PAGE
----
Two major components predict a person's long-term success: ability and attitude. In a perfect world, we have both great ability and a positive attitude. If you don't find a task challenging, it's probably because you have a high ability for that task (or maybe you're just lazy and choose to avoid it). The drawback to having high ability is you don't get many opportunities to test your true attitude. Your personal truth only emerges when you are faced with something difficult.

But no one escapes challenges. I don't care who you are. None of us are that good at everything. We all eventually face change-related stress. Sometimes, change comes without invitation - a death or divorce or layoff. Sometimes we bring it upon ourselves - taking a new job or buying a new house or starting up a new lifestyle. A few of us even pay people to motivate us to change - like a coach or trainer.

Since we can't avoid change-related stress (no matter how talented you are), how we respond becomes very telling. It will almost always predict your long-term success. Negative responses like anger, frustration, negative self-talk, etc. usually signal trouble. Positive responses like humor, self-encouragement and determination are more beneficial. In the sports world, they call this having "heart." I promise you, if they had to choose, coaches and teachers will take heart over talent any day of the week.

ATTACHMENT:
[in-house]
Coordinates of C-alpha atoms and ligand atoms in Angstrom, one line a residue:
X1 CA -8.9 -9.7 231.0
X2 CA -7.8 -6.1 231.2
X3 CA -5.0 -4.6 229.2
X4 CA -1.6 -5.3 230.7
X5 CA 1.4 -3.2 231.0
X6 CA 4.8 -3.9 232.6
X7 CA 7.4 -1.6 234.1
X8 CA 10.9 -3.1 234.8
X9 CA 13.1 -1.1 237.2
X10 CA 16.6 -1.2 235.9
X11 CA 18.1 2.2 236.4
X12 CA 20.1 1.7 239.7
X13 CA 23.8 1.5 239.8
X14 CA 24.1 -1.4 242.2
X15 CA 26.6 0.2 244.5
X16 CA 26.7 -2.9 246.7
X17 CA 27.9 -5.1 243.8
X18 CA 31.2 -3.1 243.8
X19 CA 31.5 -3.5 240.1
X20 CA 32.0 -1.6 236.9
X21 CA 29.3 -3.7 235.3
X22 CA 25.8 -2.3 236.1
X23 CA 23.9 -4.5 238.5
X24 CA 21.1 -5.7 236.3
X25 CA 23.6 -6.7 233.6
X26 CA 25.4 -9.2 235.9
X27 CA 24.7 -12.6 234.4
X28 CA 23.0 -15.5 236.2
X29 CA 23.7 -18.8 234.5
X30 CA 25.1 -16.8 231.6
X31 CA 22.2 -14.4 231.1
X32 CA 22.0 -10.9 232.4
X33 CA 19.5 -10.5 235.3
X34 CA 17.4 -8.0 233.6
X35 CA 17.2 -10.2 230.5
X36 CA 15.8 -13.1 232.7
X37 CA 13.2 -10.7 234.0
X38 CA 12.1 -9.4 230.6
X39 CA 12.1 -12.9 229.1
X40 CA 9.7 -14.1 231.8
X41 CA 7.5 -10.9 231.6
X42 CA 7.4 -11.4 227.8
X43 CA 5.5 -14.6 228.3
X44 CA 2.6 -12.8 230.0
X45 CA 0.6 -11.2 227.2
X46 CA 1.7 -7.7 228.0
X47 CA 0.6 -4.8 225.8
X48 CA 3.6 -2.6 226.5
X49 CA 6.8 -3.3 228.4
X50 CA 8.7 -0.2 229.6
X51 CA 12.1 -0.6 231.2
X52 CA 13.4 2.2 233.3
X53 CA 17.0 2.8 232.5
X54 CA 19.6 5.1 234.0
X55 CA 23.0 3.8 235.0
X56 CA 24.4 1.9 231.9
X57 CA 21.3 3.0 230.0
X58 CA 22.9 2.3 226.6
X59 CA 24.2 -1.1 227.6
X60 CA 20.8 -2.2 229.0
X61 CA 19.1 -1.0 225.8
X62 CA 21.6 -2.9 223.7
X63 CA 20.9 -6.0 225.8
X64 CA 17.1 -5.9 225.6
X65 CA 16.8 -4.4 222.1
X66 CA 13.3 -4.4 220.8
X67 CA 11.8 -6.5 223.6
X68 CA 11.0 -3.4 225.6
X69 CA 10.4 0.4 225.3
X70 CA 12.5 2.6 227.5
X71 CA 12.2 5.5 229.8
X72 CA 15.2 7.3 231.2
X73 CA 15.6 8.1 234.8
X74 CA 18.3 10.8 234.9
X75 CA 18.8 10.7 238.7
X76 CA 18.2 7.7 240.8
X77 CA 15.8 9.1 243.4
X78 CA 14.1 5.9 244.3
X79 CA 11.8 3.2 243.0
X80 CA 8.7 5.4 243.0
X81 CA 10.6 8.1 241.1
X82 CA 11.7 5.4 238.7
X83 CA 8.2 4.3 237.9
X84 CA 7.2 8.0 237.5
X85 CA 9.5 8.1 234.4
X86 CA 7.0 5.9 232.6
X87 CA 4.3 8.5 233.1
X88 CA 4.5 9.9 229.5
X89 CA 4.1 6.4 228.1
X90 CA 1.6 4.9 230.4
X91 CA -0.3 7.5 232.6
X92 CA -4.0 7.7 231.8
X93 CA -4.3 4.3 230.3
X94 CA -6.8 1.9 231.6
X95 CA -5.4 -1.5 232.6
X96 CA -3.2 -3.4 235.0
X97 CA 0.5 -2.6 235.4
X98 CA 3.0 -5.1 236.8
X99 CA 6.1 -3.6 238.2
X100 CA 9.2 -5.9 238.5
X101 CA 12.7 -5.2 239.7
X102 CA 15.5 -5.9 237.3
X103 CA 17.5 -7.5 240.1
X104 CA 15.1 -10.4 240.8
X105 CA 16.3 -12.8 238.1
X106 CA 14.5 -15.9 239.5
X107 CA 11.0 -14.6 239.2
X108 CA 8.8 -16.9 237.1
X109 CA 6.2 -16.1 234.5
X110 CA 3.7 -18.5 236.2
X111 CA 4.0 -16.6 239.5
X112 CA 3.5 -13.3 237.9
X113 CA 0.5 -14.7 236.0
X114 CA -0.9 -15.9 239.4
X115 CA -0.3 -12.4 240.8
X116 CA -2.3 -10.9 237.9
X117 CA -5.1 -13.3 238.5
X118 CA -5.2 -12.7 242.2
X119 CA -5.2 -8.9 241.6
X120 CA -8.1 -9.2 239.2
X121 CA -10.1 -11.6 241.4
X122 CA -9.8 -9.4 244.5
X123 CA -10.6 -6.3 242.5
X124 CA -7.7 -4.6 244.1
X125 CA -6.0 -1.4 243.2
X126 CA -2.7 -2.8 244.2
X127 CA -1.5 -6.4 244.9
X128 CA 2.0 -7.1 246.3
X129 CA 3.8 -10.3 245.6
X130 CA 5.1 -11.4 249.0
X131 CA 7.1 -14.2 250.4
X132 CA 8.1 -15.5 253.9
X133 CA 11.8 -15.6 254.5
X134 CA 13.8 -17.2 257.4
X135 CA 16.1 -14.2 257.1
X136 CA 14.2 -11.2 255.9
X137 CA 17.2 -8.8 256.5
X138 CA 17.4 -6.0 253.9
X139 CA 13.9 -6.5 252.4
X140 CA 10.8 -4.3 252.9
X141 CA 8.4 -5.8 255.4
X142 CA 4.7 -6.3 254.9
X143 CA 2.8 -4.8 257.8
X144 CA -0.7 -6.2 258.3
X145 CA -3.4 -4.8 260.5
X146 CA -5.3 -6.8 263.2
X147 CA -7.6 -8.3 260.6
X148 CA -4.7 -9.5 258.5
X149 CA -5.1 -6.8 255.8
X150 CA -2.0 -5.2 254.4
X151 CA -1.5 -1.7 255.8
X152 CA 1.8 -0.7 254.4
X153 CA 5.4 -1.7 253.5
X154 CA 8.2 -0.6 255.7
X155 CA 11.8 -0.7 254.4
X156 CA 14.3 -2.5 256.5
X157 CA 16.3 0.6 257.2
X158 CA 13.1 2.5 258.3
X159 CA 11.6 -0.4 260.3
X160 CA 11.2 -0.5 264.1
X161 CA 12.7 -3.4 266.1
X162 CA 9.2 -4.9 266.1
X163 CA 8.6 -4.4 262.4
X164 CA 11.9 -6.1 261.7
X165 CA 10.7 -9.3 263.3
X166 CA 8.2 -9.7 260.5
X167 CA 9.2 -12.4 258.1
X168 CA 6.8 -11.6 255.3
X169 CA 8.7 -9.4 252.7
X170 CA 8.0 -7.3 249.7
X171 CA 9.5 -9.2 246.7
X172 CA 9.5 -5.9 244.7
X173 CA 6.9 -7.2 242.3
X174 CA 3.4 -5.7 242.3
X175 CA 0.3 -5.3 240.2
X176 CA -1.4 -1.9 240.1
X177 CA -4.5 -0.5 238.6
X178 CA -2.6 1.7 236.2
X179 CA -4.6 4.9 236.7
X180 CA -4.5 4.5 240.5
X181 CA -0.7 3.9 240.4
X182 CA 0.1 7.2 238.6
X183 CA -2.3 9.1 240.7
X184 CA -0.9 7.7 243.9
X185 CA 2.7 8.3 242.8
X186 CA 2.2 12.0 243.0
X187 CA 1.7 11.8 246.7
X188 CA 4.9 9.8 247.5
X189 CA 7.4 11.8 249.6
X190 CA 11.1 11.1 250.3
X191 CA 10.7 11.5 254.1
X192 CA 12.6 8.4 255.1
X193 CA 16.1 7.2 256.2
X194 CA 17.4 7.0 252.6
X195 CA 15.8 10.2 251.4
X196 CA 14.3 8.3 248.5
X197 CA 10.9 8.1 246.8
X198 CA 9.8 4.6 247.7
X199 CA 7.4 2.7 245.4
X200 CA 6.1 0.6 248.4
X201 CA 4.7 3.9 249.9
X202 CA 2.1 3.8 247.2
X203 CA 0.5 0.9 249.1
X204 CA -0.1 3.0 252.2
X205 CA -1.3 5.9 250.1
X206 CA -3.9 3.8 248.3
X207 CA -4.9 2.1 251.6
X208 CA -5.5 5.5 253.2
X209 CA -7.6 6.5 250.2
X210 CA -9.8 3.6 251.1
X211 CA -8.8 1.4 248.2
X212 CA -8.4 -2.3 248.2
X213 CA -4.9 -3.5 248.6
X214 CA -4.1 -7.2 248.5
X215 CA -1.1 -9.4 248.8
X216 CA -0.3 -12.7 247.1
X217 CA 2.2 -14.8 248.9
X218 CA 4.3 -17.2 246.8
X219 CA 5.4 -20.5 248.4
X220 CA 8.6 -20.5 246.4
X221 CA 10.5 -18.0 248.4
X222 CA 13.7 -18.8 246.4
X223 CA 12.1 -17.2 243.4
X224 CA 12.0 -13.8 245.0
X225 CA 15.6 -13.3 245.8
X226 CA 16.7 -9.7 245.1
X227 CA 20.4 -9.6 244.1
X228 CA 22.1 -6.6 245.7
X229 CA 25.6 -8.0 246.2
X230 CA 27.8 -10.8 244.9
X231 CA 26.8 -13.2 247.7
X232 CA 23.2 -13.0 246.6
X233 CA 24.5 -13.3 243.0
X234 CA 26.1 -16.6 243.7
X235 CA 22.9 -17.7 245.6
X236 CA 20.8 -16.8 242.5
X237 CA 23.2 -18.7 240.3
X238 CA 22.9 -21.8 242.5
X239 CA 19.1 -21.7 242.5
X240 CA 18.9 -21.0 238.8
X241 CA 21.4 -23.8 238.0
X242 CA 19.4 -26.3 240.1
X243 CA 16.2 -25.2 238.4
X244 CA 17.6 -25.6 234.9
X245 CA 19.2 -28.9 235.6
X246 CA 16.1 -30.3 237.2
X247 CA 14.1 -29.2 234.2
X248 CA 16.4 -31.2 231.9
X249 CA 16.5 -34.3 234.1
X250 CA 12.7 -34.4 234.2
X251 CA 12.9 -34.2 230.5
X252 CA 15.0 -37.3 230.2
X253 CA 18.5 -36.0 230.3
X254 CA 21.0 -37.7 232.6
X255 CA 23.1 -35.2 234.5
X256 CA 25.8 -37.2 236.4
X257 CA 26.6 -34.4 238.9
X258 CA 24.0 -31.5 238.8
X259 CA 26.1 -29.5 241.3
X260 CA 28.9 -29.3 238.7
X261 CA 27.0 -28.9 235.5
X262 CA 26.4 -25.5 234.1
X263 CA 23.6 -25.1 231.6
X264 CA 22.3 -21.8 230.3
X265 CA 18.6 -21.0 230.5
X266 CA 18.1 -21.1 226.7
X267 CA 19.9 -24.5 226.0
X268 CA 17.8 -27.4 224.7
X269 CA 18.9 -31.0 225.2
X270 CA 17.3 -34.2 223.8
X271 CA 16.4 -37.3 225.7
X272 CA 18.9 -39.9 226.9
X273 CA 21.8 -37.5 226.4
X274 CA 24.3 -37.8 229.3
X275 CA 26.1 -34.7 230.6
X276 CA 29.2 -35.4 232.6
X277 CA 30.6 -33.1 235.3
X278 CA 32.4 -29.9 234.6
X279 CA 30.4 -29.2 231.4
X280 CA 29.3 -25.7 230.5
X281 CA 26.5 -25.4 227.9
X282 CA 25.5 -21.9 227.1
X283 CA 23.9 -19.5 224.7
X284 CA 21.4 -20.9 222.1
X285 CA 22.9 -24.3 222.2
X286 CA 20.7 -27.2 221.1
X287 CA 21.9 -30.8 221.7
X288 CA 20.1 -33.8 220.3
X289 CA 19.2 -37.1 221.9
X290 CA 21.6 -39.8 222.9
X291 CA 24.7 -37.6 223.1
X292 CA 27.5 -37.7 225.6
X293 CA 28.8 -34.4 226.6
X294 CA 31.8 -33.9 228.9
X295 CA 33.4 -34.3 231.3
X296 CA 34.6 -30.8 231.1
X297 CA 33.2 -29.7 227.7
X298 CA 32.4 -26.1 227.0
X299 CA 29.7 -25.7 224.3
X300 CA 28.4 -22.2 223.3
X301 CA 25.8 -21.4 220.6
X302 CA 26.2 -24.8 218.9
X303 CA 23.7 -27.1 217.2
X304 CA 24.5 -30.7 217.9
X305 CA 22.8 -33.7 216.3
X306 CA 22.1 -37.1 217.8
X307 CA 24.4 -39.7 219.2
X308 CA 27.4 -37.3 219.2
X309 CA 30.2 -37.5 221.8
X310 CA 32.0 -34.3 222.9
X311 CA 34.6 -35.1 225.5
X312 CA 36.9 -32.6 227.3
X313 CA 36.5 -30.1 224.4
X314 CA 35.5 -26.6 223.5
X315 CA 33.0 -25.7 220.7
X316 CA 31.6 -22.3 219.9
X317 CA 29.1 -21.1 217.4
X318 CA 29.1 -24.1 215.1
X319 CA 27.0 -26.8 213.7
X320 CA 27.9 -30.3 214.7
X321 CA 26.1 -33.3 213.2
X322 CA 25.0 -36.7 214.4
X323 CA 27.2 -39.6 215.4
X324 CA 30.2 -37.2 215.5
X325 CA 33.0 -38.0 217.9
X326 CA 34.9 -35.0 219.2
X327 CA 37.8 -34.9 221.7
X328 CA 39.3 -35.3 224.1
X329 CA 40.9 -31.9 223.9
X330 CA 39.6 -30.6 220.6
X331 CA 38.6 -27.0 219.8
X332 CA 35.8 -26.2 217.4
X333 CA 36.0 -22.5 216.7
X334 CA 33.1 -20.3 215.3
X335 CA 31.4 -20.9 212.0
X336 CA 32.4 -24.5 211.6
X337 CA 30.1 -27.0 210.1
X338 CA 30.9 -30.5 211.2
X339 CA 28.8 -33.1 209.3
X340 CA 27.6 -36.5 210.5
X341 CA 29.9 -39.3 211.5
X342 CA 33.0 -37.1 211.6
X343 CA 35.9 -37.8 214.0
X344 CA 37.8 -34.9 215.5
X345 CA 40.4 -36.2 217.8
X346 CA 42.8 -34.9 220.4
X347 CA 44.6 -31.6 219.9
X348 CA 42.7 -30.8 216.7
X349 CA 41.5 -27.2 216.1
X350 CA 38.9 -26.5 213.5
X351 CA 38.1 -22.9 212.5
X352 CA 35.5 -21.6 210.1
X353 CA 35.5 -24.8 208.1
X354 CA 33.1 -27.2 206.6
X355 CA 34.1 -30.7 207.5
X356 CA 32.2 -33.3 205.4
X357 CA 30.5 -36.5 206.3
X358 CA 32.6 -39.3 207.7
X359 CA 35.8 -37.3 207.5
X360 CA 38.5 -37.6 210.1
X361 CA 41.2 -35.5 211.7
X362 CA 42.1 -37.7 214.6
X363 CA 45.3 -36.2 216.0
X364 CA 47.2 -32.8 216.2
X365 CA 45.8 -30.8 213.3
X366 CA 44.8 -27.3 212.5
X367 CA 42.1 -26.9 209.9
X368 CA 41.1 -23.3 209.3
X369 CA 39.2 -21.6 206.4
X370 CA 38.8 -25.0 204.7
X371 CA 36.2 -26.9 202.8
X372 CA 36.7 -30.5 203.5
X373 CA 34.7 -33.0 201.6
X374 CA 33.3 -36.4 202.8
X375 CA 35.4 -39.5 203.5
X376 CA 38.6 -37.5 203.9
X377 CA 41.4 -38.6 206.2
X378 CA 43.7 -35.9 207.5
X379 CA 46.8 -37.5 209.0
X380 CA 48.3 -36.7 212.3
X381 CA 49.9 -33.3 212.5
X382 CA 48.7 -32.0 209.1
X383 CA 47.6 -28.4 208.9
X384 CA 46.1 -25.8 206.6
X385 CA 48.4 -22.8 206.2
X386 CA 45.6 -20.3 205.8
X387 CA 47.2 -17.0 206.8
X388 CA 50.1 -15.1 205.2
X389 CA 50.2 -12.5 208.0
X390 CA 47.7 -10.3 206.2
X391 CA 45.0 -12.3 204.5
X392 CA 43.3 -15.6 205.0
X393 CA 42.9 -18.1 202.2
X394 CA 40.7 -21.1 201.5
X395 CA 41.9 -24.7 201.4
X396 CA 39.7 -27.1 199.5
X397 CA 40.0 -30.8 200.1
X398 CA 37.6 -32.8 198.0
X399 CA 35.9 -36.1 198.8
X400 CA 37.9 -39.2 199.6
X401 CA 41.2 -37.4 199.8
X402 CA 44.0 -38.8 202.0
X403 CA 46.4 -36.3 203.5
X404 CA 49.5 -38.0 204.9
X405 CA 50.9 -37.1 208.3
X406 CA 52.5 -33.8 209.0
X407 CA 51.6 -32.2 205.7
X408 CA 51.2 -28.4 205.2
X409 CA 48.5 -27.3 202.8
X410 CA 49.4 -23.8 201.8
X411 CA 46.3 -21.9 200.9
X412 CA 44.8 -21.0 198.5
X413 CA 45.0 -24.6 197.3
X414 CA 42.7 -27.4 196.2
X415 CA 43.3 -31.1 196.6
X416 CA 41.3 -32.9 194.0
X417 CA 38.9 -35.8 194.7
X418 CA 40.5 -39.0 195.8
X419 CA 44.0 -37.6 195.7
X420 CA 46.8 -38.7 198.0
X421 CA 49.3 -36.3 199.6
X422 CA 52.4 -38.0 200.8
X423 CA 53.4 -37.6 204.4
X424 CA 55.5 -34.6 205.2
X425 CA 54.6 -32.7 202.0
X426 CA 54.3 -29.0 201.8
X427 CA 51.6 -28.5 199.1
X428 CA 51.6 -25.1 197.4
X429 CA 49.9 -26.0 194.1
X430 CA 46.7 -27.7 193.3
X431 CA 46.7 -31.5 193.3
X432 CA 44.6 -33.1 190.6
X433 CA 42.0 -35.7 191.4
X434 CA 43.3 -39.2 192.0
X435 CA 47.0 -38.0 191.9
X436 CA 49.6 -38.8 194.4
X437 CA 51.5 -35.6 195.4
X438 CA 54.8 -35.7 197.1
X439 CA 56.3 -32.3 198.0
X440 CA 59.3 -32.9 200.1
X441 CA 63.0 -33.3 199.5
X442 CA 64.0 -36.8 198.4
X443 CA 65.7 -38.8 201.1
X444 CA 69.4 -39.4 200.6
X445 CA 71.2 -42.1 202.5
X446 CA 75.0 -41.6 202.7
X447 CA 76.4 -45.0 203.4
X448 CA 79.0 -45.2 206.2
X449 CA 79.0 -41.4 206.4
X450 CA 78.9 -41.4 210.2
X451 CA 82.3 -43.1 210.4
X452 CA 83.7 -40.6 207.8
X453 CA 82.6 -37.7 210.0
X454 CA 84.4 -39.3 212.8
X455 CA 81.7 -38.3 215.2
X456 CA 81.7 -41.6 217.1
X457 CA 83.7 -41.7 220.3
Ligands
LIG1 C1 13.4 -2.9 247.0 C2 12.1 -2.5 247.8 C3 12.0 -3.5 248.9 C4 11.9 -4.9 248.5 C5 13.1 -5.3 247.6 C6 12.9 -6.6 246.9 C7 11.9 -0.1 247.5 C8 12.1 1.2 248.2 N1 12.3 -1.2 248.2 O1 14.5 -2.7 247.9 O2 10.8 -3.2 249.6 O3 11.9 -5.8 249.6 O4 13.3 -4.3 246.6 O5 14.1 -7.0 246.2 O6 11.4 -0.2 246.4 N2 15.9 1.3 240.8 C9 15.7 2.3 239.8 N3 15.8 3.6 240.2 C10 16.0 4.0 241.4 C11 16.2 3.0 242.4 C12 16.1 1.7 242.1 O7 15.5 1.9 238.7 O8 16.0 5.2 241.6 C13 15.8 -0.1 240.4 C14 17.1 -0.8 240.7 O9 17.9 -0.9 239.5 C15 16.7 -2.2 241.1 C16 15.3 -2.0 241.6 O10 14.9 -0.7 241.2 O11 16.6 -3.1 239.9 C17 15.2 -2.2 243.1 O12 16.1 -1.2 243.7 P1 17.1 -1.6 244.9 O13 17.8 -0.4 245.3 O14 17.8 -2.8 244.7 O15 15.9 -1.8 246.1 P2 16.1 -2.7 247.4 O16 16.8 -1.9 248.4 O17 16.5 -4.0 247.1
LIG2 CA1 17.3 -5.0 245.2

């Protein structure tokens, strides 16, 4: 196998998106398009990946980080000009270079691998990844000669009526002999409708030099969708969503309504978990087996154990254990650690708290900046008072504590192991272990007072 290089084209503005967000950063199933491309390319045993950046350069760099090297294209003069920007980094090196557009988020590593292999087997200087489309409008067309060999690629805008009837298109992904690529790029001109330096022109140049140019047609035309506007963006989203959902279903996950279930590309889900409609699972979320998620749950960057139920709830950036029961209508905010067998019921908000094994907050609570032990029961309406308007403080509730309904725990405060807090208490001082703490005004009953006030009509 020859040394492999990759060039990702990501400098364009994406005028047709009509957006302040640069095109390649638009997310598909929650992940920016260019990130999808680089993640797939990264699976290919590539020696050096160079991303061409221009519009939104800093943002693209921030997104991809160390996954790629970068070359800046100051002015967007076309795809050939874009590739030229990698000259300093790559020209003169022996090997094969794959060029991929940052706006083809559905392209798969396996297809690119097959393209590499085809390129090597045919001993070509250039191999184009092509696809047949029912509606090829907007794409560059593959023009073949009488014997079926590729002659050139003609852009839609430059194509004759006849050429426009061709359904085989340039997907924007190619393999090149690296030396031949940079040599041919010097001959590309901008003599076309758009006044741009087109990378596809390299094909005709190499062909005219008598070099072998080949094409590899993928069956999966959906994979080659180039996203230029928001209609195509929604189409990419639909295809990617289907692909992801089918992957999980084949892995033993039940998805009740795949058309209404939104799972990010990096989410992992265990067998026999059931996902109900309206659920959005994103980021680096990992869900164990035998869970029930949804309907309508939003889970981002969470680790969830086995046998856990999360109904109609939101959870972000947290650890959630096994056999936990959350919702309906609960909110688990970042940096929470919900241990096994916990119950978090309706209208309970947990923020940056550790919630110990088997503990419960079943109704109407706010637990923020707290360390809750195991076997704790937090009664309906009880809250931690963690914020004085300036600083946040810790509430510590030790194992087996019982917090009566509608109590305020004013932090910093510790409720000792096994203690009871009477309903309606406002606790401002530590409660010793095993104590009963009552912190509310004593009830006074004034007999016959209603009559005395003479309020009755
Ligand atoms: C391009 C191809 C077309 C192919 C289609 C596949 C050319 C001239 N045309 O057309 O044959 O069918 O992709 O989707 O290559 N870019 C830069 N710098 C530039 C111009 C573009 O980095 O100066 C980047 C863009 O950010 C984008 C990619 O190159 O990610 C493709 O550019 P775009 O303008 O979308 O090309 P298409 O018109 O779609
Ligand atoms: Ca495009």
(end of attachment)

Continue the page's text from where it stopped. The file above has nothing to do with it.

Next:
Are you wondering if you have the right attitude? Well, does putting together a bicycle using poor instructions send you into a rage? Or do you start laughing, then call your auto-mechanic, best friend for some help? When you're stuck in a traffic jam full of road-ragers, do you lay on the horn and join in the lane weaving? Or do you turn up your favorite song and just start singing? If you overdo it at lunch and blow your calories, do you proceed to blow the rest of the day, too? Or do you reel it in and mitigate further damage? When an exercise is really hard and you can barely manage it, do you get mad and quit? Or do you chuckle and tell yourself "everyone starts somewhere?"

As many of us formulate our typical New Year's resolutions (another name for change), take a moment to assess how you typically handle challenges. The proper attitude will allow you to reach your highest ability. A poor attitude will hobble you.

NSCA certified personal trainer Shannon Sorrels holds a bachelor's degree in chemistry and an MBA. Her company, Physix LLC, works with Valley individuals as well as groups to improve their overall fitness. Reach her at (480) 528-5660 or visit

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